« Reply #107 on: Today at 03:03:46 PM »
I watched 10 minutes of Monaghan and Tyrone and switched it over. Genuinely couldnít be arsed watching Monaghans slow build up, passing the ball across the pitch and back, constantly afraid or unable to slice a pass into the forwards. The outcome looked inevitable within minutes, Tyrone with everyone back, then breaking up field when Monaghan give it away and nick a score.  Boring predictable shite .

Football has become a game that is very difficult to attract a neutral, I struggle to watch games that ive no dog in the fight and anyone I talk to seems to be the same. Hurling still has the appeal that you can watch a game between 2 top teams and it keeps you interested, football not so much.

I'm getting the same way too. You watch a game, and head down to throw the laundry in the dryer, and three or four minutes later you come back and maybe, just maybe, there's been a point scored. Leaving aside our current predicament, I'm even close to giving up on watching Donegal, such is the lack of enjoyment to be had from watching them. I said it in the thread for last year's Ulster Final, a game in which we were very competitive and could have won, that it would have been a hollow victory, so grim was the fare that was served up (think I said the same in the '16 final when Tyrone nicked it right at the end). We had some promising, fast moving football under Bonner in 18 and 19, but its been utterly dreadful since then and unfortunately the vast majority of the other teams are the same. Even watching Dublin go about their methodical, systematic, possession-based takedown of the opposition towards the end of the six in a row period was as dull as watching paint dry.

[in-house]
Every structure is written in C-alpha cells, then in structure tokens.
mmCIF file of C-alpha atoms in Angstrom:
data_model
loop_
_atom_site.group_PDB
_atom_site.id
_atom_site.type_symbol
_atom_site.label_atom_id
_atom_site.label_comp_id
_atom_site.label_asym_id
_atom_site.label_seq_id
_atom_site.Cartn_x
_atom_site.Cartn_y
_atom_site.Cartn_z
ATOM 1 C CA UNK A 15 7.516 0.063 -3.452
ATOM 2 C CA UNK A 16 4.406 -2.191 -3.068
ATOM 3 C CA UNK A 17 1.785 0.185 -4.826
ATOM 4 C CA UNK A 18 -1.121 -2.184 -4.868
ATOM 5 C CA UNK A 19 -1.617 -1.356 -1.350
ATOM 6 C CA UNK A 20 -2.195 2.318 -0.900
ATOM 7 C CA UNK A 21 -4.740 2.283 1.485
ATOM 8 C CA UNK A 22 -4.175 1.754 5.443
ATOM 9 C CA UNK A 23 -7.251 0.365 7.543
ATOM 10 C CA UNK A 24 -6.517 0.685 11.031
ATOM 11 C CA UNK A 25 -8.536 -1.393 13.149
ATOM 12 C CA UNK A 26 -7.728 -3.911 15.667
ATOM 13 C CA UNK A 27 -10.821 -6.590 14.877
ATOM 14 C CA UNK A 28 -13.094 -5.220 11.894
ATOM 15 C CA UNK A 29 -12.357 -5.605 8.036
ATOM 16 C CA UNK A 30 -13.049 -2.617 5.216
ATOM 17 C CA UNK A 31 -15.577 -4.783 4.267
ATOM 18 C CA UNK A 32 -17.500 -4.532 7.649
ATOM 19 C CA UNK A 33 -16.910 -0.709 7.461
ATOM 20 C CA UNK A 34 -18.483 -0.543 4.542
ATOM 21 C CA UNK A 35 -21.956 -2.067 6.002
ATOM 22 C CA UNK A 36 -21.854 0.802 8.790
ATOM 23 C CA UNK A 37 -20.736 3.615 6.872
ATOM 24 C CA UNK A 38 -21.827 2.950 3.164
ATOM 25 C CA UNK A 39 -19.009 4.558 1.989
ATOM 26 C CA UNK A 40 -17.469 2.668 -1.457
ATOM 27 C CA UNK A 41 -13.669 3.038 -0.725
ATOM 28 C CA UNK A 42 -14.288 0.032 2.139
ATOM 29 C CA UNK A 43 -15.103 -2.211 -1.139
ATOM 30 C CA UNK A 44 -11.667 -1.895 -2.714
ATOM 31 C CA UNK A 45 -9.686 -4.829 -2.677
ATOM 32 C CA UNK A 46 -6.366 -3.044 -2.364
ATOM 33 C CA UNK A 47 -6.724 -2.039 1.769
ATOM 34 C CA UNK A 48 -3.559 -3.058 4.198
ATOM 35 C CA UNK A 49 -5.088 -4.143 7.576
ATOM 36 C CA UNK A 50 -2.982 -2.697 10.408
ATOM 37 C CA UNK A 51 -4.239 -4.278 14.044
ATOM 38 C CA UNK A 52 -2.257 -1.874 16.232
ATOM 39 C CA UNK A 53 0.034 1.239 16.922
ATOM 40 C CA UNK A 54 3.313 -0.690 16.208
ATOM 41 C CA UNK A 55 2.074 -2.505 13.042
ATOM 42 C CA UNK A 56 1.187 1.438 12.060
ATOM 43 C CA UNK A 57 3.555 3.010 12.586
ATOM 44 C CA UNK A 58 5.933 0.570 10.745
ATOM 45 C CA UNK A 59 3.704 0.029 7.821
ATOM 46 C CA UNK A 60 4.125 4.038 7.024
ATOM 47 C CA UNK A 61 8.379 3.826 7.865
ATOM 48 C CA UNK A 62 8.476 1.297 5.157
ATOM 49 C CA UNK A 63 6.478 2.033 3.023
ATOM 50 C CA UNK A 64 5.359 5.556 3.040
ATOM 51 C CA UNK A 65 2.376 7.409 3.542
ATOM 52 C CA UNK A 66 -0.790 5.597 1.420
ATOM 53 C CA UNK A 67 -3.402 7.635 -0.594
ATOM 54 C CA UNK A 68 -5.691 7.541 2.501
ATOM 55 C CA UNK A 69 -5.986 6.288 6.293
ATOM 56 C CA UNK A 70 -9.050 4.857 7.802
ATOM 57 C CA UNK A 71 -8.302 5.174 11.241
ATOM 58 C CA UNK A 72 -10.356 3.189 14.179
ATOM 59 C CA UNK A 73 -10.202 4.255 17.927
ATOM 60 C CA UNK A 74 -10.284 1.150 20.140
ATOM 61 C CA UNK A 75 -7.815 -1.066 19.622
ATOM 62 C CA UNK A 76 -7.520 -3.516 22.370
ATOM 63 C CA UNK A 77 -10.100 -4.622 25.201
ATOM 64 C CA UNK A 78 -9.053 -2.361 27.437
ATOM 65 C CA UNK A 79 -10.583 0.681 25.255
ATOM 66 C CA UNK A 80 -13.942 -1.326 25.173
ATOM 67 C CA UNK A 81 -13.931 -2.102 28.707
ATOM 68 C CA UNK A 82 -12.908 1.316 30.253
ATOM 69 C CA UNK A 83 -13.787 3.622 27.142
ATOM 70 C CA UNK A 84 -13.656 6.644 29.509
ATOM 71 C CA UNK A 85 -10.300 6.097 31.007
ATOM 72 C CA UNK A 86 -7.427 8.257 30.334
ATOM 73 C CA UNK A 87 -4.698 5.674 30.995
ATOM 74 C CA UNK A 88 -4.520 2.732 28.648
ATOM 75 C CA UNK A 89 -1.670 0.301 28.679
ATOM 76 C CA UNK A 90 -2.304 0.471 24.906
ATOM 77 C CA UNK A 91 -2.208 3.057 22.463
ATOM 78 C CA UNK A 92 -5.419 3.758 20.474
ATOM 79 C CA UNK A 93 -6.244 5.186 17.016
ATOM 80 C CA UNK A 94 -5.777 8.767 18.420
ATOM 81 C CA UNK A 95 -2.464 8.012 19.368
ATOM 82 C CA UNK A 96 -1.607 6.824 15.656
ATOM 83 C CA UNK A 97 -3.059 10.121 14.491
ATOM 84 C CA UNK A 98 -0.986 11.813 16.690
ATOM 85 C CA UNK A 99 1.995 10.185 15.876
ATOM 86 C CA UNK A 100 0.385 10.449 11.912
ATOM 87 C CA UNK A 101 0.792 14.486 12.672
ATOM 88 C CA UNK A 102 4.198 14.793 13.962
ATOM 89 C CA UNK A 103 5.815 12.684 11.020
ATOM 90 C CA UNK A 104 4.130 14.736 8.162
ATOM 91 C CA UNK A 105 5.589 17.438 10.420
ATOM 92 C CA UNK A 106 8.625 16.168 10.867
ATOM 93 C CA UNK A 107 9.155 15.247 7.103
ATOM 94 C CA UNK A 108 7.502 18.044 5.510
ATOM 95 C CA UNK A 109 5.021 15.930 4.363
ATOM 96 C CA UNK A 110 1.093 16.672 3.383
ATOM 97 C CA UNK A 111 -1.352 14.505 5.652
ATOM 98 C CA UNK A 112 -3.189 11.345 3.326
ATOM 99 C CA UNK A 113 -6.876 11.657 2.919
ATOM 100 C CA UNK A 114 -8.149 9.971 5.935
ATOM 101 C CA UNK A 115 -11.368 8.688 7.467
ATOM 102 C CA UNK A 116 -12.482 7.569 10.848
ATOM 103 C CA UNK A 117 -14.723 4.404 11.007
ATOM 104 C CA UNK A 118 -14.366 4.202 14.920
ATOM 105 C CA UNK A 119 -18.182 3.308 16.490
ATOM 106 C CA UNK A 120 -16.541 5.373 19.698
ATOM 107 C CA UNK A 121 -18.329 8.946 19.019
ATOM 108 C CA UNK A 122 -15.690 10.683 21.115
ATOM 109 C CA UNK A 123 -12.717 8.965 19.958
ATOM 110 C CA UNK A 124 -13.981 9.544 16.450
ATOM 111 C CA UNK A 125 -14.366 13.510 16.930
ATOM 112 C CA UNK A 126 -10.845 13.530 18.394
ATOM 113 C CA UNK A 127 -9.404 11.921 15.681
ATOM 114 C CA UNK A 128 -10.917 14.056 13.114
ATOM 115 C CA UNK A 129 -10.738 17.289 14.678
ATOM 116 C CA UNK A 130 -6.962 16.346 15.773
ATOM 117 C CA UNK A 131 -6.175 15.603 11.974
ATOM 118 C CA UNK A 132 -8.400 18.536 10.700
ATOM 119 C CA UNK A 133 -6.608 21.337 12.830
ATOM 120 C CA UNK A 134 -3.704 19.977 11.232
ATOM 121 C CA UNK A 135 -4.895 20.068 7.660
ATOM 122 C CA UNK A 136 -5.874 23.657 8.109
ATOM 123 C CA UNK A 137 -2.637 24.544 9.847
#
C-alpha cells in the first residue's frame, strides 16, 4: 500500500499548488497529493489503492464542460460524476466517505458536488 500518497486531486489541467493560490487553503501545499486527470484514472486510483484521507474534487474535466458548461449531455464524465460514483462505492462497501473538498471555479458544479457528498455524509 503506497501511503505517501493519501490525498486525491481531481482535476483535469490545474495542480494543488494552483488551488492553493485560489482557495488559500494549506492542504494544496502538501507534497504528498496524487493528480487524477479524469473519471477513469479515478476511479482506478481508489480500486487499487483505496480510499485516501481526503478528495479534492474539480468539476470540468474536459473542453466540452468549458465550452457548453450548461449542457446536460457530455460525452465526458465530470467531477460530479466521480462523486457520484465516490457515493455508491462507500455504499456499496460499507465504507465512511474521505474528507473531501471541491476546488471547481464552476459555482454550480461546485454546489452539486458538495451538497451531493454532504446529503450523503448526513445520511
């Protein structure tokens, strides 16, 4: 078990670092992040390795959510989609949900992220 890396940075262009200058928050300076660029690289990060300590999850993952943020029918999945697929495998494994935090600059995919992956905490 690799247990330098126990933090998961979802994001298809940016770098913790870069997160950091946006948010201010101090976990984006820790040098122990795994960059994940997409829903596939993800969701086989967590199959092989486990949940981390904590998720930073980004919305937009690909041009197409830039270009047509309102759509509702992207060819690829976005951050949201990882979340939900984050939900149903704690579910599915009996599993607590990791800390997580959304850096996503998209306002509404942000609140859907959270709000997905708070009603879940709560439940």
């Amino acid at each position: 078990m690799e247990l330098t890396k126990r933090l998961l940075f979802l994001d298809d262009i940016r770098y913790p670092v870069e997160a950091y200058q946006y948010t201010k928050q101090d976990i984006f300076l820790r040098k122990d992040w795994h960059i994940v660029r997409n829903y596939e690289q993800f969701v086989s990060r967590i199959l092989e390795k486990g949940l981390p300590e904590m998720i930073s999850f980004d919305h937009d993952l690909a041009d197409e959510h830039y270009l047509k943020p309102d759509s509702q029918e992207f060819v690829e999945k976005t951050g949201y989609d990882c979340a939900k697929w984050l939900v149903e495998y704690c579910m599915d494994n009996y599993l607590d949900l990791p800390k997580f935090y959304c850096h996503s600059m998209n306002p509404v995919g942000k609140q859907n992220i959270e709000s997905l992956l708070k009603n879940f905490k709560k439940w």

Apart from David Clifford and Shane Walsh and the runners of Mayo and your county loyalty, there just isn't much to attract spectators in gaelic football these days.

You'd wonder how that's different to games 20 years ago when scorelines are broadly the same?